Monday, January 23, 2012

Noise Reduction RT vs 'the others'


Two months or so back I had this post all planned out  The 'other' was to be my antiquated version of Adobe Camera RAW that came with Photoshop CS3. When I compared the noise on two of my images RT clearly lost with one image but tied with the second. Slightly confusing.

So I checked the RT forum  to see if there was some info I had missed. There I learnt that the noise reduction routines were being  rewritten.  I decided to wait for the revision. Then life interfered with blogging and I didn't come back to this until a few day ago.

mbod had already done the comparison where his 'other' was NeatImage.  The link for the discussion is http://www.rawtherapee.com/forum/viewtopic.php?f=1&t=3708  He provided this screenshot; I measured the noise in the sky with ImageJ




The interesting thing about these measurements is the noise profiles are nearly identical even though the RT processed image on the right looks much noisier. (click to view original size) That's caused by the relatively large chromatic blotches emil talk about in the forum post. They are what you see but since a line profile only measures noise that is a pixel wide, it makes the Signal /Noise look better than it really is.

Normally I do most of my photographic work on my 32 bit desktop machine. While I have 32 bit memory management problems, I also have a semi ancient Sun workstation monitor that was built to last.

And has lasted. With a large 1600 pixel screen, the monitor can be calibrated and color managed so the colors and values on the screen are identical to those I see on my prints. Just as important when I raise or lower my head, the image intensities don't change like they do on my laptop screen.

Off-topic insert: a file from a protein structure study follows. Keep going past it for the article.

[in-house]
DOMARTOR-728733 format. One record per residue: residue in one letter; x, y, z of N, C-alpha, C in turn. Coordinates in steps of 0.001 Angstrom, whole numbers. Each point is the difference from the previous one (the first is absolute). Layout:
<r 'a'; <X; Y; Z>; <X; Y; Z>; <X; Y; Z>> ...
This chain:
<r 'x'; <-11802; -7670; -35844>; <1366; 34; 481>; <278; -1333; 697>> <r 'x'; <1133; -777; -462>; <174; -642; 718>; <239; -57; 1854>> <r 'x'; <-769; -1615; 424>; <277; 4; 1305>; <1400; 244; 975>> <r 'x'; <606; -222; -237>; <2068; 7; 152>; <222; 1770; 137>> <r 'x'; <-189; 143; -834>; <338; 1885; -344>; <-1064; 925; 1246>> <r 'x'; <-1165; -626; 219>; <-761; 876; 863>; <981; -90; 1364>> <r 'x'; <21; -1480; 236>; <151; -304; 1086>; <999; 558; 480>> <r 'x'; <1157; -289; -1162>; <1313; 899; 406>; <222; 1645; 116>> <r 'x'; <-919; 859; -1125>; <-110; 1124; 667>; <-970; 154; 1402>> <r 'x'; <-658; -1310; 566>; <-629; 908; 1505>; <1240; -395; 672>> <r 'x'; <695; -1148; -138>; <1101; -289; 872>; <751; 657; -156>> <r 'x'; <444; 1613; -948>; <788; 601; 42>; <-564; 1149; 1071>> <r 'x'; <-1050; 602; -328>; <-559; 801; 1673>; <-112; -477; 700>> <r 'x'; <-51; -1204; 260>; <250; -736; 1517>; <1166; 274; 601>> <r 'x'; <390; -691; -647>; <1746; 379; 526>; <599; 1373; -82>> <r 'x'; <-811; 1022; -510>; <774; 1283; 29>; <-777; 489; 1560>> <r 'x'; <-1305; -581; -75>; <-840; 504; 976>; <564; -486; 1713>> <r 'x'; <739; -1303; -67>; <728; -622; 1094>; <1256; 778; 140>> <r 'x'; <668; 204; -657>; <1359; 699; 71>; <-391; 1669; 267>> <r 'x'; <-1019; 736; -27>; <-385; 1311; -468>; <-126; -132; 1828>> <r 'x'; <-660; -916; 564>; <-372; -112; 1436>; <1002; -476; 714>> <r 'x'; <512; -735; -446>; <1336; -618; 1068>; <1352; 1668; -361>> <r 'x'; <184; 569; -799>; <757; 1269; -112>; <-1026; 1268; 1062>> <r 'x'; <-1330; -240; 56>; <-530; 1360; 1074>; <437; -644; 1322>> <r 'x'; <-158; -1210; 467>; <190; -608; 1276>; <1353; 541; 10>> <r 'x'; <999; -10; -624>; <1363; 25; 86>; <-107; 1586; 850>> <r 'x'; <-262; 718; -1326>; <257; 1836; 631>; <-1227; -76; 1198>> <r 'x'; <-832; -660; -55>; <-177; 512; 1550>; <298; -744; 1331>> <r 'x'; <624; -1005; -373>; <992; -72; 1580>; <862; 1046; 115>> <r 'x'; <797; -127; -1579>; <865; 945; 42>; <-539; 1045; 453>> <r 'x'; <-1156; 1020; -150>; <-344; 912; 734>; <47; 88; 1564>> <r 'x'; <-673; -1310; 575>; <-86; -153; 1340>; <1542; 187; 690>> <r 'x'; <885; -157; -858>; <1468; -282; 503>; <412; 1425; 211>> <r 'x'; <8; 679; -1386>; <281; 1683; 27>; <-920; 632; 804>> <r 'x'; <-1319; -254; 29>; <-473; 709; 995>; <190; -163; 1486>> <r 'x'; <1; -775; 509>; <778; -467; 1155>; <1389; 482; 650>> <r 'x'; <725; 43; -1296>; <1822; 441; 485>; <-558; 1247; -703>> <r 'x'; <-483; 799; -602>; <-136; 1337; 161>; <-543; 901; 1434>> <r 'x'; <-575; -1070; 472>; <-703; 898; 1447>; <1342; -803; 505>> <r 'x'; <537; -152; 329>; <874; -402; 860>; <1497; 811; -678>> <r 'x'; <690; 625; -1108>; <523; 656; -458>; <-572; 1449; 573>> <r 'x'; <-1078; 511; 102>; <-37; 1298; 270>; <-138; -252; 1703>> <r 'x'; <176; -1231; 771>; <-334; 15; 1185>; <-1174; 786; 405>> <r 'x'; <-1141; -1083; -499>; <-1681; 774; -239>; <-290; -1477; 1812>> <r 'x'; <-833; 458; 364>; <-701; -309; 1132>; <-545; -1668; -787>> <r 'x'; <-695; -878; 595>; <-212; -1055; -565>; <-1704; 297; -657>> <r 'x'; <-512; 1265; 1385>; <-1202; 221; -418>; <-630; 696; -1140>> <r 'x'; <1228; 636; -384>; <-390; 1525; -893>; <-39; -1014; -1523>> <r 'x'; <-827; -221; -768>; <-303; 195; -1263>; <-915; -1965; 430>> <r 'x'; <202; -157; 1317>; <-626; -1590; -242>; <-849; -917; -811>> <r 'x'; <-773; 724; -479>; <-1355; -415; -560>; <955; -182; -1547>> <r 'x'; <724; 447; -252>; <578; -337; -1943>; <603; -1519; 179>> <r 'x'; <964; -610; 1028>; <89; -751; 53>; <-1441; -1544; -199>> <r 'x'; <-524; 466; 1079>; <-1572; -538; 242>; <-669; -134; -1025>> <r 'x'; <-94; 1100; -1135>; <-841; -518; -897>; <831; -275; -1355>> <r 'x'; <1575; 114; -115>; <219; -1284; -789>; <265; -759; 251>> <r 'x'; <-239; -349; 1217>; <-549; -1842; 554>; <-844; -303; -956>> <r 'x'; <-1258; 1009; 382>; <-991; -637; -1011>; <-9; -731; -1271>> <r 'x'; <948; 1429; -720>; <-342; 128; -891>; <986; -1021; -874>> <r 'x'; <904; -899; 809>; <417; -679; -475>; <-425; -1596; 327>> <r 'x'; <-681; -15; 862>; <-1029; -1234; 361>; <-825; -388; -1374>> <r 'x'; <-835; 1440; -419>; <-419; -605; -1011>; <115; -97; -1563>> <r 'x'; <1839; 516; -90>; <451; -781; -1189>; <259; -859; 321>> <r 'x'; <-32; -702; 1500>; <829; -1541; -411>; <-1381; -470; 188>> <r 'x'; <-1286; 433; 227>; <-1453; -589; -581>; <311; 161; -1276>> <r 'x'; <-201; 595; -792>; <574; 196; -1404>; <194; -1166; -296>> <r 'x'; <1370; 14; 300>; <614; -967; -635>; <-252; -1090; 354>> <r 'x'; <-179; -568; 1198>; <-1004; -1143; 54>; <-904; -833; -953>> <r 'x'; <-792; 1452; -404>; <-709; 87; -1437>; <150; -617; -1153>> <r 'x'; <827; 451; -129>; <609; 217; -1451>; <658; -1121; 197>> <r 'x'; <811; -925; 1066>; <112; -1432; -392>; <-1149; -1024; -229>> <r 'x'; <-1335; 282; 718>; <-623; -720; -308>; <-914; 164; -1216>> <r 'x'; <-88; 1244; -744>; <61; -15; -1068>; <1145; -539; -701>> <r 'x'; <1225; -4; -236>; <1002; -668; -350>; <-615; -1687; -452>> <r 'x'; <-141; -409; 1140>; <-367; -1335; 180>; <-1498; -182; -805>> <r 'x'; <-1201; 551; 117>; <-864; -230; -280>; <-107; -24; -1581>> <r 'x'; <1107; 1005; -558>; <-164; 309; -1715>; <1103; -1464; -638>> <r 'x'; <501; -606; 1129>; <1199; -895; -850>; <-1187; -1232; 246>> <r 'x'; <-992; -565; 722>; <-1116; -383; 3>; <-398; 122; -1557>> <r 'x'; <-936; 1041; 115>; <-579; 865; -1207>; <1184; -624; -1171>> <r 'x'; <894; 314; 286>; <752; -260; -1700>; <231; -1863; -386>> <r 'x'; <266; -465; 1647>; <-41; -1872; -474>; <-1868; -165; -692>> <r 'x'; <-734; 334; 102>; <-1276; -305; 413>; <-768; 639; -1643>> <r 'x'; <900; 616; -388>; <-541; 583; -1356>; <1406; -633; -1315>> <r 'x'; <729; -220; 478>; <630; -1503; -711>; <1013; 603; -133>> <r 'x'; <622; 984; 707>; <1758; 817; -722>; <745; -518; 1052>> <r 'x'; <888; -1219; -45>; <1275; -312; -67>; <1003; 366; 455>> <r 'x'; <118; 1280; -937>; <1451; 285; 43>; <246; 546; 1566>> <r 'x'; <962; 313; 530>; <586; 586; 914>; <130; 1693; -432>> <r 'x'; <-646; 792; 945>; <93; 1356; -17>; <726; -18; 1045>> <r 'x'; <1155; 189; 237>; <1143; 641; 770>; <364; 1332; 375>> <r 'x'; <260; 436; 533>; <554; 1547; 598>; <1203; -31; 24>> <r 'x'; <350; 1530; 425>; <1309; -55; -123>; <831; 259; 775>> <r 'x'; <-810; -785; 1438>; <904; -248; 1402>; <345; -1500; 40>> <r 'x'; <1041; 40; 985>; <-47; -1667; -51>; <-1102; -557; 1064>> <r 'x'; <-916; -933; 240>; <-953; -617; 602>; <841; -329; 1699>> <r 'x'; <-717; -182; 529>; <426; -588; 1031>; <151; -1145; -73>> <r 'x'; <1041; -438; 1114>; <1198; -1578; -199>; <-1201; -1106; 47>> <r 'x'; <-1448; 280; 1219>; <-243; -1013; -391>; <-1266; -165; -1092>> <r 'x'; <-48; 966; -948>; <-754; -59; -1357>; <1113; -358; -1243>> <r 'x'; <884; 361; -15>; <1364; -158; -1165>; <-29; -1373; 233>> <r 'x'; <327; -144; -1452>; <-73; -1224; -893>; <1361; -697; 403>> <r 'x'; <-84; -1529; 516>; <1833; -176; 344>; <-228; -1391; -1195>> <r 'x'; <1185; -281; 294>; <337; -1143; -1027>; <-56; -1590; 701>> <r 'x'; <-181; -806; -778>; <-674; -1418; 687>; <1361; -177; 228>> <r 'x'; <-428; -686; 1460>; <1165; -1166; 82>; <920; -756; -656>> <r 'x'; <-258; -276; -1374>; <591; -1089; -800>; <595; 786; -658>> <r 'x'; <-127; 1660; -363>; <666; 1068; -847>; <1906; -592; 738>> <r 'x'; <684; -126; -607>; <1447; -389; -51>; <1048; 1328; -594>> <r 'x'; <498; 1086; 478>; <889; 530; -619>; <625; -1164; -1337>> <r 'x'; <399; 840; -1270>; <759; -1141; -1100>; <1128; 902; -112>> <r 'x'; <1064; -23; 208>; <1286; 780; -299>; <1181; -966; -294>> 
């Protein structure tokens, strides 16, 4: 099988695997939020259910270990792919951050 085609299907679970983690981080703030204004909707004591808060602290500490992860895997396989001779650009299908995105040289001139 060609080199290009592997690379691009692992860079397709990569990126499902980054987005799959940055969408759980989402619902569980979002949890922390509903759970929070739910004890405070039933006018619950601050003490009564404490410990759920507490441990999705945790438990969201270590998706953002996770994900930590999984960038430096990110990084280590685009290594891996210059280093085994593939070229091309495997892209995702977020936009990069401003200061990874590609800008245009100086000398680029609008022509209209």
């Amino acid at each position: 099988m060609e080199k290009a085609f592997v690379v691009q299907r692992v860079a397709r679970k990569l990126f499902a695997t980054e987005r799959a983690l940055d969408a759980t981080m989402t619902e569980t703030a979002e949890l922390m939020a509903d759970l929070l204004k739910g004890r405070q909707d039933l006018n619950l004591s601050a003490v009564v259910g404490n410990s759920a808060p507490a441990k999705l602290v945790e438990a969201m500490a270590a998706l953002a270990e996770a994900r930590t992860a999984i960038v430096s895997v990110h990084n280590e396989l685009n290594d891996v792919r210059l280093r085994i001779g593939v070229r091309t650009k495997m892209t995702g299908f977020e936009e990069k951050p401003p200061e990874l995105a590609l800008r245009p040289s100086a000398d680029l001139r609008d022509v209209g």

But this time I used the 64 machine after I downloaded mbod's RAW file. And I was surprised by what I saw after I ran it through RAW therapee.

The noise profile of the 64 bit jpg (left) was much less noisy than I expected. More important it didn't have the chromatic blotches that I have in my 32bit jpg (right) and that mbod had in his conversion.  (click the screen captures to view their original size). Big shock to discover there was that much difference between the two versions of RT.



     Both jpgs were converted using identical settings. The formula used was exposure compensation to correct for underexposure followed by RL sharpening with a radius of .50 and amount of .24. This was followed  by impulse noise reduction of 75 and luminous noise reduction of 49. All other settings were left at the default values.

glascort also posted a NeatImage conversion which I compared to my 64bit jpg.  While my noise is 4 times lower I lost fine detail like the guy wire on the tower (circled in red).  Larger detail like that on the side of the building (circled in blue) wasn't affected. But there is no question that my version is less crisp than the glacort's version.


That turned out to be rather easy to fix. I loaded the 64bit jpg into RT and upped the Lab mode contrast to around 30. That brought out more noise so I added a bit more impulse noise reduction. As you can see in my reworked jpg on the left, the noise is still lower than the NeatImage jpg, the overall image is as crisp and I recovered the lost guy wire (circled in red).


   While I don't have any of the 'others' installed on my 64 bit machine yet, I feel the current 4.0.6.3  64 bit noise reduction is quite good. So we might be far closer to overtaking ACR than some believe.

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